A man rides the rails in the pilgrimage novel The Last Professional, which proposes a free-spirited interpretation of the American dream.
In Ed Davis’s historical novel The Last Professional, gangs square off in an old school train-riding context.
When Lynden, who was accosted on a train in his childhood and deserted by his father, is cornered in his office bathroom, the encounter triggers his thirst for revenge. He flees to the railways and meets The Duke, a wizened train-hopper who teaches Lynden the lifestyle as they move across the country.
The Duke, like Lynden, is prepared to fight against a nemesis of his. Both men are constructed as variously archetypal and distinctive, and each gains something from the other’s company: The Duke acts as father figure to Lynden, and Lynden’s excitement about the train feeds the Duke’s nostalgia. Still, Lynden’s desire for revenge, and The Duke’s beef with another man, are underdeveloped features in this countercultural tale.
As truck hauling replaces the nation’s dependence on trains to move goods, The Duke’s way of life is threatened. A whirlwind of escapes moves the men’s story forward early on: it settles into background information between Lynden and The Duke’s encounters, but then takes off again. A routine develops: space is made for development between rides, and as The Duke and Lynden meet with old friends in travelers’ camps and discuss their shared goals. Their idiosyncratic conversations impart the philosophies and features of the subculture in a universalizing tone. They sometimes represent an extreme take on freedom, in which individual passions and wills are prioritized; but there are pragmatic counterpoints, too, as the men are warned about the costs of such freedom.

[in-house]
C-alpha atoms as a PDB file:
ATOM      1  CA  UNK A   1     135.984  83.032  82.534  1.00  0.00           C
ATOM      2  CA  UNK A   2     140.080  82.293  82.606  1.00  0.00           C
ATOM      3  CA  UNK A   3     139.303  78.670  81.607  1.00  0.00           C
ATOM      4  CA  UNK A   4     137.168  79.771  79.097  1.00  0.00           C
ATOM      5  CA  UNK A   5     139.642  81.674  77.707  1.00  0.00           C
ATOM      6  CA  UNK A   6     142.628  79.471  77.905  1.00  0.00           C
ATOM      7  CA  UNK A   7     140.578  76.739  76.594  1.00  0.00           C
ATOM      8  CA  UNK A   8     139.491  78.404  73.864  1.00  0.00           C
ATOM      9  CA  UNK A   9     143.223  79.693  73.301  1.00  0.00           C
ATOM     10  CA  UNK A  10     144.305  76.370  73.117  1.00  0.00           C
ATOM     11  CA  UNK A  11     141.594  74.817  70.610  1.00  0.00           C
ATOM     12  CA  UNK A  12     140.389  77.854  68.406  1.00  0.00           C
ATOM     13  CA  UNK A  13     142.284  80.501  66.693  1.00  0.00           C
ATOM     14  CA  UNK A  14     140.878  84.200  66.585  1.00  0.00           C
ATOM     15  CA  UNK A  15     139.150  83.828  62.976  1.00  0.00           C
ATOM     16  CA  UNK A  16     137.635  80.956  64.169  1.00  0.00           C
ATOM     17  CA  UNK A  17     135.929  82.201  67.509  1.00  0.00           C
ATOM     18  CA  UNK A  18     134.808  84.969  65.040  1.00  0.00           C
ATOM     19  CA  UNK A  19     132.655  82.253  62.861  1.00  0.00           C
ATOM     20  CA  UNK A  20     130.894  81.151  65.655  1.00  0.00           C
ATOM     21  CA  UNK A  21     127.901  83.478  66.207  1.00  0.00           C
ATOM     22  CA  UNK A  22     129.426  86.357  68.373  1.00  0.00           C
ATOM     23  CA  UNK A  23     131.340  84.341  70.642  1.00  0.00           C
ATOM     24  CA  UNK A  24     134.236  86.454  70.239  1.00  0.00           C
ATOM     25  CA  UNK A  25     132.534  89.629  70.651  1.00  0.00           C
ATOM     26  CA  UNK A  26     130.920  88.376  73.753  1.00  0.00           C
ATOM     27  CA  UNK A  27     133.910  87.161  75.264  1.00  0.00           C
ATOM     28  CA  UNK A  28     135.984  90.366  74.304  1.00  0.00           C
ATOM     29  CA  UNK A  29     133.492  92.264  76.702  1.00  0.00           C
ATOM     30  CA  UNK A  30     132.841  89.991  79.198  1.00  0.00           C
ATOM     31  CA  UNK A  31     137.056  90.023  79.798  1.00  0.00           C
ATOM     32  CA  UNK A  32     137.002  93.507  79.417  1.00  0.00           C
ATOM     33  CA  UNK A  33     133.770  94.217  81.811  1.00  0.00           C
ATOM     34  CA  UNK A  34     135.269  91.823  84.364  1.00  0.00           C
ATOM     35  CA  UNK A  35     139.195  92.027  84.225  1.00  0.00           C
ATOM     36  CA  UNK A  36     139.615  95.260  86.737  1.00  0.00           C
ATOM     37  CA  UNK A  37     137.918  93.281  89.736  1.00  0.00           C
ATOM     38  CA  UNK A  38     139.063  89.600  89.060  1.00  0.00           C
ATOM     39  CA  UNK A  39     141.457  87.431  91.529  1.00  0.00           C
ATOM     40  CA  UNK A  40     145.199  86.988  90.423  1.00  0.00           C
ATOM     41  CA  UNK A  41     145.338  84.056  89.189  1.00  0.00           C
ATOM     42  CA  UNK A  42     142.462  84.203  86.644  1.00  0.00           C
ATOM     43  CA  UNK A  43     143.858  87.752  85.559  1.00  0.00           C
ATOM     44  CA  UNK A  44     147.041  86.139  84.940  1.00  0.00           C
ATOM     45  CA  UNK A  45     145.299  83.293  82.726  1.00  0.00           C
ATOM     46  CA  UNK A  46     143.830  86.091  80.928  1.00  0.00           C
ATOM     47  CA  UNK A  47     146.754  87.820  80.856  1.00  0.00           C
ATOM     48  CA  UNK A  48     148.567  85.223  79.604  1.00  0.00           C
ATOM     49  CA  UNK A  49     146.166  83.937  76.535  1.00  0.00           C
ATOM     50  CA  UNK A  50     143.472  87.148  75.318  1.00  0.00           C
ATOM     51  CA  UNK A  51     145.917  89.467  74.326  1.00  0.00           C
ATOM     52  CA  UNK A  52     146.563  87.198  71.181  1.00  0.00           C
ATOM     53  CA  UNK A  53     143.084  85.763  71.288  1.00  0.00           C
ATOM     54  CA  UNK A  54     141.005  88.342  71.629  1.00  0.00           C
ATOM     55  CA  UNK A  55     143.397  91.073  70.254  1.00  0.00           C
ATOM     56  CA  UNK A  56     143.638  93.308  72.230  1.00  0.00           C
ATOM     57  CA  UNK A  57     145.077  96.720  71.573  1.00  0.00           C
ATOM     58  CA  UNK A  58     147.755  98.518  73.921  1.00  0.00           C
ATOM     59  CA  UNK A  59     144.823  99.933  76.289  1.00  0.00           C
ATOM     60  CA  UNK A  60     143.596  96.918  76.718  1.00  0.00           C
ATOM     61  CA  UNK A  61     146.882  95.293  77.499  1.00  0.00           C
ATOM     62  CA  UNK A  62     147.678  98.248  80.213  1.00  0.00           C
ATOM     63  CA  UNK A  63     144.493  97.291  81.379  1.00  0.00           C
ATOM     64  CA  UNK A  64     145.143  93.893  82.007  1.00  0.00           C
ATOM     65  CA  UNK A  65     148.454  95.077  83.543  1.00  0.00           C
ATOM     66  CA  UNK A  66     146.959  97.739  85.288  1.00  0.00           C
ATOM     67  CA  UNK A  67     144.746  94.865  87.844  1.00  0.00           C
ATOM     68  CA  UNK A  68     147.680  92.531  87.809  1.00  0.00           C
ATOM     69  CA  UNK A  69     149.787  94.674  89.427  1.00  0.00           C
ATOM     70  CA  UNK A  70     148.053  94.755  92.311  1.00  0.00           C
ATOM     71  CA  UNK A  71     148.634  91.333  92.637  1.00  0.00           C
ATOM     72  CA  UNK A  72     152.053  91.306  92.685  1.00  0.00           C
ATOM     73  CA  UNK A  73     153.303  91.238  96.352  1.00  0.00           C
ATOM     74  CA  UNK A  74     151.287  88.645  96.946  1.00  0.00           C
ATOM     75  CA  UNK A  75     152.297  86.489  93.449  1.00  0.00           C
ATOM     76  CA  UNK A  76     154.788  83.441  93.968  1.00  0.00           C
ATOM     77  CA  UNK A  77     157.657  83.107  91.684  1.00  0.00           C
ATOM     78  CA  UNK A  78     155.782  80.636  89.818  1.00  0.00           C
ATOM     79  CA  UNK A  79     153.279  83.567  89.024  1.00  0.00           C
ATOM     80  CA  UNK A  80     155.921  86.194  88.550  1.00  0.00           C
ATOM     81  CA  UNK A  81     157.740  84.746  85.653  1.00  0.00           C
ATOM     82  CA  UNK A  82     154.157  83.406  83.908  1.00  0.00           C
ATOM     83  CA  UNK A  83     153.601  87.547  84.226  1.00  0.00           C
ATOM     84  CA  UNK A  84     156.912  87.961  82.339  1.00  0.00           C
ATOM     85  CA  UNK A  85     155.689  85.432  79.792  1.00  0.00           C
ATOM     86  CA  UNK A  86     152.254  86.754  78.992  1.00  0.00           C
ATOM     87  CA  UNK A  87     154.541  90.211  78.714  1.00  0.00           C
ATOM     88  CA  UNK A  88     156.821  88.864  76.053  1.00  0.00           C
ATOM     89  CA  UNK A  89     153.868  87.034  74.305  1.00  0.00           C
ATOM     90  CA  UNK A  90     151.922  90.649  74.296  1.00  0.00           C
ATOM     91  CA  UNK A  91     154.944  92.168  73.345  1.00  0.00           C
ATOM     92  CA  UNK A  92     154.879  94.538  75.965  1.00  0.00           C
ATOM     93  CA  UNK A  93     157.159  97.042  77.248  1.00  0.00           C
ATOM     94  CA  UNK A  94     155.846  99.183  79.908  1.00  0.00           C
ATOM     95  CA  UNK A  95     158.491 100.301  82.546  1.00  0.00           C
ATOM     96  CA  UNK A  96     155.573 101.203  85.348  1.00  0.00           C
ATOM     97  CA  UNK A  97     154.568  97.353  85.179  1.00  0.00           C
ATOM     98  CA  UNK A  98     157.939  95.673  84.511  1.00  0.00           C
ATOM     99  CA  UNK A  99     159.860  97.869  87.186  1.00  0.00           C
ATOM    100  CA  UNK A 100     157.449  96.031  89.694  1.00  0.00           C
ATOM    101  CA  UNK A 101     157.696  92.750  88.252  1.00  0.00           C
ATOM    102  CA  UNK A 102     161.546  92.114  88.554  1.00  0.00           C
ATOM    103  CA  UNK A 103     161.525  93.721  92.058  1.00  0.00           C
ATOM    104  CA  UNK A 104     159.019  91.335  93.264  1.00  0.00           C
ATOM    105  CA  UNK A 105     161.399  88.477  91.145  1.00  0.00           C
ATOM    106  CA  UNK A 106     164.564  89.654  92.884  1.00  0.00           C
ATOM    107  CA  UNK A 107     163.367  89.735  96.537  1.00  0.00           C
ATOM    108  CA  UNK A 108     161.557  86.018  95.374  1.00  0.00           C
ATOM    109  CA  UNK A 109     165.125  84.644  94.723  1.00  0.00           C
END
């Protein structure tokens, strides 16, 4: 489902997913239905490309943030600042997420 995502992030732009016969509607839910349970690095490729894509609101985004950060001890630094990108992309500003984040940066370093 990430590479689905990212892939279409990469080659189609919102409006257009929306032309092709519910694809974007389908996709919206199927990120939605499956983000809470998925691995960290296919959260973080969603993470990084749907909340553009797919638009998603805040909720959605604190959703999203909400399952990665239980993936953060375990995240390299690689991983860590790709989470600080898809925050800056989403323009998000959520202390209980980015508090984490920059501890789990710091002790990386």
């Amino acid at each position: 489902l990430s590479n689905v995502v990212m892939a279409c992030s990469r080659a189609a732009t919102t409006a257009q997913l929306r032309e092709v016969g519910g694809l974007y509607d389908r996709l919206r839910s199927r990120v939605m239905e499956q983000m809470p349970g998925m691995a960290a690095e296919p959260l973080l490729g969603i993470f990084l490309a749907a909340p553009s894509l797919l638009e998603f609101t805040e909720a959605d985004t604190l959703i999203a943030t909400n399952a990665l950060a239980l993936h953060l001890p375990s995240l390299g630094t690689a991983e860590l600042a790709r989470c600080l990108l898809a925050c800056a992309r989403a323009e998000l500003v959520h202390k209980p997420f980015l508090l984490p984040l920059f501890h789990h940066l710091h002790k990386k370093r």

The book’s coverage of the subculture is visceral, developed via sensory details as of scents, belt buckles, and grizzled facial features; they are complemented by black-and-white illustrations and descriptions of cities along the way. Those whom Lynden now lives among are used to defending their solitary existence; their exchanges are gutsy and macho, and physical fights are frequent. But they also have earnest exchanges around the fire, balancing the story out.
In the end: solidarity proves to be as prevalent as aggression on the rails. The story’s tone is edgy and urgent in keeping with such uncertainty. Narrative deviations, as with Lynden’s stint working in a carnival and a medicinal romance, impede this tense work, though. And throughout, women are rendered near invisible. Still, the story jolts toward its ending, in which a confrontation represents a chance for justice.
A man rides the rails in the pilgrimage novel The Last Professional, which proposes a free-spirited interpretation of the American dream and celebrates lost traditions.
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